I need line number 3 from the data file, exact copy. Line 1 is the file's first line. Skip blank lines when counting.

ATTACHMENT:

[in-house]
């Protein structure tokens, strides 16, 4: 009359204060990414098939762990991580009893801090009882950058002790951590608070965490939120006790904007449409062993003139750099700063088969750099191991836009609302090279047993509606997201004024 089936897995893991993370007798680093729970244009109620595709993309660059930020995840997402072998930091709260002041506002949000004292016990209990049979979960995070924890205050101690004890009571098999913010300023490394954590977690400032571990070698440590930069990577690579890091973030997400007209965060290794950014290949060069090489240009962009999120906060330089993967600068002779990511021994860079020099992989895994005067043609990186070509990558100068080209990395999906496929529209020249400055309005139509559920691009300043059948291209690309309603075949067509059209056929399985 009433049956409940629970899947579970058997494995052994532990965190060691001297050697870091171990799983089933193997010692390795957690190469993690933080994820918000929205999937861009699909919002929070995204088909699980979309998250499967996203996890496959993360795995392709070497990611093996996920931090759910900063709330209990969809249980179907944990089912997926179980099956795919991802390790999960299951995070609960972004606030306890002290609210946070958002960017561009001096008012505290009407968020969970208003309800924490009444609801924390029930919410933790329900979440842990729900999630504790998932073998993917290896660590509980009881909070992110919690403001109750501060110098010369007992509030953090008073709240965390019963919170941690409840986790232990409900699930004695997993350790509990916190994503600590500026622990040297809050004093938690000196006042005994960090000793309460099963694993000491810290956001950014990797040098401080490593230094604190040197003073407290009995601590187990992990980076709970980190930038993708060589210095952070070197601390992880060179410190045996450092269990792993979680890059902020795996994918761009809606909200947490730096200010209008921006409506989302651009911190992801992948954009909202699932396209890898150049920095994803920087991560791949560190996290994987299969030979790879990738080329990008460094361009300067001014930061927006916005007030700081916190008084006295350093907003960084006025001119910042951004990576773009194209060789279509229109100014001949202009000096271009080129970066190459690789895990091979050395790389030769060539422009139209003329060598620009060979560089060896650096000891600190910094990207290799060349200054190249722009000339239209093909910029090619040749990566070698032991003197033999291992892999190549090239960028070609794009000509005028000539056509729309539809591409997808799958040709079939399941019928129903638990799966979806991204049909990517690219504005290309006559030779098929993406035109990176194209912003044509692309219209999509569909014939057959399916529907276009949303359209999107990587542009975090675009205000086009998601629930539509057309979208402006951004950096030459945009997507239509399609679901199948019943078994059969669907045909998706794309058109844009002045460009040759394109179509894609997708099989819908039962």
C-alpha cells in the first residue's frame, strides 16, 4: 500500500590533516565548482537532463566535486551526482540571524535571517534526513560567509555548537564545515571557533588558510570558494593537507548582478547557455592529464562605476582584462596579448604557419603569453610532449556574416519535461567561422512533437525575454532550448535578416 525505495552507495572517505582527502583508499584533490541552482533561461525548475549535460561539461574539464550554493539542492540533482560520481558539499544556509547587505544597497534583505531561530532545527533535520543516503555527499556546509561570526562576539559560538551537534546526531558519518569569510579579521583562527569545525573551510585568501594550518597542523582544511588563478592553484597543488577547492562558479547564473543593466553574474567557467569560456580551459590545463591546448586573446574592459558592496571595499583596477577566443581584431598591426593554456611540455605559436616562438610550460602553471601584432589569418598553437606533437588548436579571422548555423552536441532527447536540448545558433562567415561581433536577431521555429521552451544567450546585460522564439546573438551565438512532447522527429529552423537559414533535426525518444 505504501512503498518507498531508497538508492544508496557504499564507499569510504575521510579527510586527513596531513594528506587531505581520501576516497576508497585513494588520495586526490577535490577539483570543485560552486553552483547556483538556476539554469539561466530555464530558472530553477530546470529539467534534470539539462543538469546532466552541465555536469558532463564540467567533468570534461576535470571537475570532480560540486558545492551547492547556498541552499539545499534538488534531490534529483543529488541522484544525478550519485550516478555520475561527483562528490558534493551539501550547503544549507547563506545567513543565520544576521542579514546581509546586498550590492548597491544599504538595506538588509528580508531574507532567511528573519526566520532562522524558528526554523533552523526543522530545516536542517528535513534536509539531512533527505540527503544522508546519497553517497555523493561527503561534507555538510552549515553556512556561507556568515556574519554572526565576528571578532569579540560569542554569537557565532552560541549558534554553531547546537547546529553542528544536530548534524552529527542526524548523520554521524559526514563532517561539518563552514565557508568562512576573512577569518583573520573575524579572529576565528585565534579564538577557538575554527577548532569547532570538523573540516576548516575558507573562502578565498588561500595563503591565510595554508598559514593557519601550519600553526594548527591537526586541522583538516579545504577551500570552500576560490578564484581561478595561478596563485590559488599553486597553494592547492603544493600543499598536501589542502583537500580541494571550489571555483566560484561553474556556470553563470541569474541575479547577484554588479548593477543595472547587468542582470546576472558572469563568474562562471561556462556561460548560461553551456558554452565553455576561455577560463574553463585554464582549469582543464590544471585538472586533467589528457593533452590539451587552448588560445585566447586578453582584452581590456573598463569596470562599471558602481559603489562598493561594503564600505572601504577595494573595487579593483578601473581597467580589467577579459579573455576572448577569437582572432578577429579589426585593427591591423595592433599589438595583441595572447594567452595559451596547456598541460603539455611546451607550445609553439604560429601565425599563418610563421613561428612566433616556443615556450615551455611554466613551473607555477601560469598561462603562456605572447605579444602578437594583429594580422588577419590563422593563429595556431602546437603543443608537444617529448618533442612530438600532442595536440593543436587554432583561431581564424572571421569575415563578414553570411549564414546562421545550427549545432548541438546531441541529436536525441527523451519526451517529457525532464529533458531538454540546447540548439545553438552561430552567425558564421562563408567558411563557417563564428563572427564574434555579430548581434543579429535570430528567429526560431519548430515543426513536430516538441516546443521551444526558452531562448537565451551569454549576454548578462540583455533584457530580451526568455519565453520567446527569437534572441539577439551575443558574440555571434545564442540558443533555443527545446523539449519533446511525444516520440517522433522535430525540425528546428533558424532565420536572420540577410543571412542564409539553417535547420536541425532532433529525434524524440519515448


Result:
C-alpha cells in the first residue's frame, strides 16, 4: 500500500590533516565548482537532463566535486551526482540571524535571517534526513560567509555548537564545515571557533588558510570558494593537507548582478547557455592529464562605476582584462596579448604557419603569453610532449556574416519535461567561422512533437525575454532550448535578416 525505495552507495572517505582527502583508499584533490541552482533561461525548475549535460561539461574539464550554493539542492540533482560520481558539499544556509547587505544597497534583505531561530532545527533535520543516503555527499556546509561570526562576539559560538551537534546526531558519518569569510579579521583562527569545525573551510585568501594550518597542523582544511588563478592553484597543488577547492562558479547564473543593466553574474567557467569560456580551459590545463591546448586573446574592459558592496571595499583596477577566443581584431598591426593554456611540455605559436616562438610550460602553471601584432589569418598553437606533437588548436579571422548555423552536441532527447536540448545558433562567415561581433536577431521555429521552451544567450546585460522564439546573438551565438512532447522527429529552423537559414533535426525518444 505504501512503498518507498531508497538508492544508496557504499564507499569510504575521510579527510586527513596531513594528506587531505581520501576516497576508497585513494588520495586526490577535490577539483570543485560552486553552483547556483538556476539554469539561466530555464530558472530553477530546470529539467534534470539539462543538469546532466552541465555536469558532463564540467567533468570534461576535470571537475570532480560540486558545492551547492547556498541552499539545499534538488534531490534529483543529488541522484544525478550519485550516478555520475561527483562528490558534493551539501550547503544549507547563506545567513543565520544576521542579514546581509546586498550590492548597491544599504538595506538588509528580508531574507532567511528573519526566520532562522524558528526554523533552523526543522530545516536542517528535513534536509539531512533527505540527503544522508546519497553517497555523493561527503561534507555538510552549515553556512556561507556568515556574519554572526565576528571578532569579540560569542554569537557565532552560541549558534554553531547546537547546529553542528544536530548534524552529527542526524548523520554521524559526514563532517561539518563552514565557508568562512576573512577569518583573520573575524579572529576565528585565534579564538577557538575554527577548532569547532570538523573540516576548516575558507573562502578565498588561500595563503591565510595554508598559514593557519601550519600553526594548527591537526586541522583538516579545504577551500570552500576560490578564484581561478595561478596563485590559488599553486597553494592547492603544493600543499598536501589542502583537500580541494571550489571555483566560484561553474556556470553563470541569474541575479547577484554588479548593477543595472547587468542582470546576472558572469563568474562562471561556462556561460548560461553551456558554452565553455576561455577560463574553463585554464582549469582543464590544471585538472586533467589528457593533452590539451587552448588560445585566447586578453582584452581590456573598463569596470562599471558602481559603489562598493561594503564600505572601504577595494573595487579593483578601473581597467580589467577579459579573455576572448577569437582572432578577429579589426585593427591591423595592433599589438595583441595572447594567452595559451596547456598541460603539455611546451607550445609553439604560429601565425599563418610563421613561428612566433616556443615556450615551455611554466613551473607555477601560469598561462603562456605572447605579444602578437594583429594580422588577419590563422593563429595556431602546437603543443608537444617529448618533442612530438600532442595536440593543436587554432583561431581564424572571421569575415563578414553570411549564414546562421545550427549545432548541438546531441541529436536525441527523451519526451517529457525532464529533458531538454540546447540548439545553438552561430552567425558564421562563408567558411563557417563564428563572427564574434555579430548581434543579429535570430528567429526560431519548430515543426513536430516538441516546443521551444526558452531562448537565451551569454549576454548578462540583455533584457530580451526568455519565453520567446527569437534572441539577439551575443558574440555571434545564442540558443533555443527545446523539449519533446511525444516520440517522433522535430525540425528546428533558424532565420536572420540577410543571412542564409539553417535547420536541425532532433529525434524524440519515448